Thisessay discusses the contribution of occupations in health and well-being.  It starts by introducing some key term anddefinitions. In order to understand the role of occupation in health andwell-being clearly, it is important to understand how health and well-being aredefined overtime.

  Asthe name implies, occupation therapy is concerned with enabling people toachieve health and well-being through occupation. Occupation is at the centreof Occupational therapy. The word occupation is derived from the general conceptof occupying one self and seizing control of one’s self (Clark et., 1991). Despitethe effort of many eminent occupational therapists and associations there is nosingle generally accepted definition of occupation.

The term occupation tendsto be used interchangeably throughout literature with two other terms: task andactivity. Recently occupationhas been described as the dominant ‘activity’ of human beings, usuallyconsisting of self-care, work and leisure (Kielhofner, 2009) and as purposefulactivity, which engages an individual’s time, energy and attention (Reed &Sanderson, 1983). Occupations are not any kind of activities, they have a senseof purpose and meaning ranging from basic needs to human self-actualisation.Understanding of occupation requires careful examination of the doing, thedoer, the context or situation in which the occupation is found, and therelationships among these elements (book). It is also important to seeoccupation as subjective experience, participation alone is insufficient,individual subjective experience of occupation has far greater influence inhealth (Canadian journal). According to Wilcock (1999) the simplest way todescribe occupation is as a synthesis of doing, being and becoming. Thus,occupation is not simple what is done but instead it encompasses engagement,individual’s occupational identity and performance. (Canadian journal).

 Occupationperformance and engagement There is strong relation between occupation and healthand well-being. However, ideas about what is health and well-being are differentaccording to cultural and spiritual philosophies, socially dominant andindividual views, the type of economy and the health technology available(Wilcock 1996).  The term health haslacked a definitive definition. The current World Health Organisationdefinition of health, formulated in 1948 describe health as state of completephysical, mental and social well-being and not merely the absence of disease orinfirmity. The main criticism of the definition is, it unintentionallycontributes to the medicalisation of society and the requirement for completehealth would leave most people unhealthy most of the time (M Huber 2011).  Recently the World Health Organisation (WHO) (2001) introduced theInternational Classification of Functioning Disability and Health (ICF), whichfocuses on how people live with health conditions and can achieve satisfyingproductive lives (Baum, 2003).  Itsuggests health is an interaction between bodily function, activity engagementand participation as influenced by environmental and personal factors (Baum,2003).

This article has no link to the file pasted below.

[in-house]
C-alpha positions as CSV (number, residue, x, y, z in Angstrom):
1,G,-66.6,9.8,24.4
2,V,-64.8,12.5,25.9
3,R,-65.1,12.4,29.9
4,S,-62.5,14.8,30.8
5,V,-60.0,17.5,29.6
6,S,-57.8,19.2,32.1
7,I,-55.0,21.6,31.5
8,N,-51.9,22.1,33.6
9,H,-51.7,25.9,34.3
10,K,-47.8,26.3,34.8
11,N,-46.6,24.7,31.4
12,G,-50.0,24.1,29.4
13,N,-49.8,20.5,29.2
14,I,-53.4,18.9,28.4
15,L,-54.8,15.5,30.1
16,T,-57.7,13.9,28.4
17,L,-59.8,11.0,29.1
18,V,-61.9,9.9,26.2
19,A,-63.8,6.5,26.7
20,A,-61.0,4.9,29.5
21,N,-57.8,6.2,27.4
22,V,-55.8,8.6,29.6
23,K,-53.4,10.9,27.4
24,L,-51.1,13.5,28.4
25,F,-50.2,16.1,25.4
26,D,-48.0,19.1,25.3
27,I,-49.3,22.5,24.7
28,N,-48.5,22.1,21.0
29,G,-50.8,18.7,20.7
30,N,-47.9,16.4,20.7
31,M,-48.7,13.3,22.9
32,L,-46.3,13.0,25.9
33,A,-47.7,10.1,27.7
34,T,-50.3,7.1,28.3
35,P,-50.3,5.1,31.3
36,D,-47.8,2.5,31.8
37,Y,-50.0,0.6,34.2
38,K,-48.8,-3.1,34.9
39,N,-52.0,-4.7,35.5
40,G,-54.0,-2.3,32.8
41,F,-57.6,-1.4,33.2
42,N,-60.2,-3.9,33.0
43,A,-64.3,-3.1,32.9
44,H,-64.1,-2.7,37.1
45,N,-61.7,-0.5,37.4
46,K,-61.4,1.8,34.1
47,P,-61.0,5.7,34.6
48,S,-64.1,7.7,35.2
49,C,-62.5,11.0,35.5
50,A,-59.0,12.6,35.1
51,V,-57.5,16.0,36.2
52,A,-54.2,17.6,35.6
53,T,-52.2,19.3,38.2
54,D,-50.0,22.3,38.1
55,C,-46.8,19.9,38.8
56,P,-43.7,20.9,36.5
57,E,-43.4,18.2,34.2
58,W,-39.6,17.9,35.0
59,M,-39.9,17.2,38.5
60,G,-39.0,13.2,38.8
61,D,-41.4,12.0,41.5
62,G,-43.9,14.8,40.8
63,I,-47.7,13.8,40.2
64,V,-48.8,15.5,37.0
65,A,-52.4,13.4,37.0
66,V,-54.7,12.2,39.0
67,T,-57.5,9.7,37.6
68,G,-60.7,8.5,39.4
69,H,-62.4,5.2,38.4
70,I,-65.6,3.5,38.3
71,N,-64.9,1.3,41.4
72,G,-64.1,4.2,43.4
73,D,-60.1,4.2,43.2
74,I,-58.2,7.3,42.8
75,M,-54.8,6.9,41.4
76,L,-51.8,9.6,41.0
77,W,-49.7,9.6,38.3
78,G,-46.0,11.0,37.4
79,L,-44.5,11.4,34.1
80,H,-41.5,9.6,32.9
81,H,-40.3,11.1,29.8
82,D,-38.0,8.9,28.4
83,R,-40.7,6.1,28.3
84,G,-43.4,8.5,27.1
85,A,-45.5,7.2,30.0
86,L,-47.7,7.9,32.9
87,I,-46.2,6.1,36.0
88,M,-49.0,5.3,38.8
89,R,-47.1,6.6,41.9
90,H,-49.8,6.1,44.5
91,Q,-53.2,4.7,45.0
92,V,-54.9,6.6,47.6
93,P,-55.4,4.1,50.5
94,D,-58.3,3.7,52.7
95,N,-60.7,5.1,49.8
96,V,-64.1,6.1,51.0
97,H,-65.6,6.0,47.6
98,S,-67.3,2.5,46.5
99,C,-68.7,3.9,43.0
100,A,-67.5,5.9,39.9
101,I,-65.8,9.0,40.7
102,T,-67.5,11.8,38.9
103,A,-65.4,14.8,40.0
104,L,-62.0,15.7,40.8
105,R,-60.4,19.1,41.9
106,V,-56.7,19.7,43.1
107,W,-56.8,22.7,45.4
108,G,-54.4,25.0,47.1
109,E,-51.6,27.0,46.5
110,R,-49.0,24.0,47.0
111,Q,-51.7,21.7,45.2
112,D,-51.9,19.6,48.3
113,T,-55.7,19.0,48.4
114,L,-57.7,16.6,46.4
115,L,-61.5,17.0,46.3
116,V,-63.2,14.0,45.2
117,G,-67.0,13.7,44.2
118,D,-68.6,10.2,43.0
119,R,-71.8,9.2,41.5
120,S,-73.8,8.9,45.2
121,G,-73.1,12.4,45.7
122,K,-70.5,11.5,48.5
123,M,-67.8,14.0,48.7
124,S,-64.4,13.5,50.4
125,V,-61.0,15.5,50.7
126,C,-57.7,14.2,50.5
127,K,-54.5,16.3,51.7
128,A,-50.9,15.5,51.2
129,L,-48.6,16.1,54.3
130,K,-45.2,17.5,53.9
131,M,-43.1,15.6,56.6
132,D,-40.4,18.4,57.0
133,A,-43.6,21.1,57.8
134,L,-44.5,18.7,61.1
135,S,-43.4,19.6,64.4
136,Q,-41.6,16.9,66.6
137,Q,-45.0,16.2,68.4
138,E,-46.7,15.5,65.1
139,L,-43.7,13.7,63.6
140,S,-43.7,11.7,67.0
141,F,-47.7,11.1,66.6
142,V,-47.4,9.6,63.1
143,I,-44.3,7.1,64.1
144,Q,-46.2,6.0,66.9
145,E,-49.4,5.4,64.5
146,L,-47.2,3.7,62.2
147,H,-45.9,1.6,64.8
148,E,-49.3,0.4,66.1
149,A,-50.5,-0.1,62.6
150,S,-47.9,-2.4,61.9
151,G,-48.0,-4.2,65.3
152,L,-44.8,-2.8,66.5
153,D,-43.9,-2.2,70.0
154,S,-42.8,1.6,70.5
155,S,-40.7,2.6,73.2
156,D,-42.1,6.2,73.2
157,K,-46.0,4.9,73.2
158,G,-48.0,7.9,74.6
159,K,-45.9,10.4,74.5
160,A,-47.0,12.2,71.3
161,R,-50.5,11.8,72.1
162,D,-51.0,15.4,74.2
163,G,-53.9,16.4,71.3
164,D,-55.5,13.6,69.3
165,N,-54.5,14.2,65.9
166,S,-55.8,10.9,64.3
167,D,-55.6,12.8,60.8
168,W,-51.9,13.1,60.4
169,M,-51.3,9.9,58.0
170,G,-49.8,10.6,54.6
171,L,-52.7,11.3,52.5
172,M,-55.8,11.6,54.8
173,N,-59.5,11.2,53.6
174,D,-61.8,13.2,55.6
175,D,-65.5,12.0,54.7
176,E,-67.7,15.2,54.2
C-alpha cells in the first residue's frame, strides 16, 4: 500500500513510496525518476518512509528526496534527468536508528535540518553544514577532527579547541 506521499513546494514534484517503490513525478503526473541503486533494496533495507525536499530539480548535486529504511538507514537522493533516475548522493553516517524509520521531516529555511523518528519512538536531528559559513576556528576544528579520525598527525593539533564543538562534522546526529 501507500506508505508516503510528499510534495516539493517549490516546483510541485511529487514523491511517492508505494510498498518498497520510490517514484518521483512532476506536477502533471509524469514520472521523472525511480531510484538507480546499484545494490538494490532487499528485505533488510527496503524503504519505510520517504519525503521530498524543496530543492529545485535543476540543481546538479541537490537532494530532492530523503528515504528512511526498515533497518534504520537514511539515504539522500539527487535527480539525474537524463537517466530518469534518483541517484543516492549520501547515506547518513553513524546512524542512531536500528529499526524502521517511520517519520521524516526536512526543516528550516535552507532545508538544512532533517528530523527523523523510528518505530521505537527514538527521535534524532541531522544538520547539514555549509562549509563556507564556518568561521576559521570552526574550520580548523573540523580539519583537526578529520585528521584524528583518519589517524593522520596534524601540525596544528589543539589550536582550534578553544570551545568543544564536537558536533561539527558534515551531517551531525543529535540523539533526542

However, wellbeing is a subjective experience, mainly people relate itto pleasure and happiness. It encompasses mental, physical and socialdimensions. But, physical well-being is the aspect that has received the mostattention and the easiest to understand. In an 80s Resource Centre for Healthand Well-being Brochure, wellbeing is defined as “a state that transcends thelimitation of body, space, time, and circumstances and reflects the fact thatone is at peace with one’s self and others” (Johnson and Schmit, 1986).

(Description). Morerecently well-being has also been defined within the health promotionfraternity as: – a subjective assessment of health- which is less concernedwith biological function than with feeling such as: self-esteem and asense” of belonging through social integration (Wilcock 1996).  (Description) Discusswhy occupation is considered important to the health and well-being of humans To understand how occupation, contribute to health andwell-being, it is important to consider the question through biologicalperspective. Anna Wilcock, an eminent occupational scientist, argued thatoccupation is essential to individuals and species survival, because the basicbiological needs for substances, self-care, shelter, and safety are met throughthe things people do (Wilcock 1993).

Understanding occupation is immenselycomplex. The three elements- people, occupation and environment and theirdynamic relationship helps to explain why understanding the nature ofoccupation is difficult. Occupation keeps us alive. In the long term,occupation can provide, the physical activity, mental stimulation, and socialinteraction we need to keep our bodies, minds and community healthy.

Inaddition, through participation in occupation, we express ourselves, developskills, experience pleasure and involvement, and achieve the things we believeto be important (Willard and spackman’s 11 edition). Mary Catherine Bateson, awell-known anthropologist and author wrote: the capacity to do something usefulfor yourself or others is the key to personhood, whether it involves theability to earn a living, cook a meal, put on shoes in the morning, or whetherother skill needs to be mastered at the moment (Bateson, 1999). That is, peopleuse occupation to develop an understand of who they are, what they might do,the context in which they might act, who they might become (Hocking 2001). Anotable study of how occupation influences health and wellbeing was Clark etal.’s (1997) a randomized controlled trial examining the dynamic interplaybetween occupation, health, and well-being of healthy, community dwelling olderadults. Clark et al. determined that participating in a meaningful occupationenhanced participants’ physical and mental health, occupational functioning,and life satisfaction.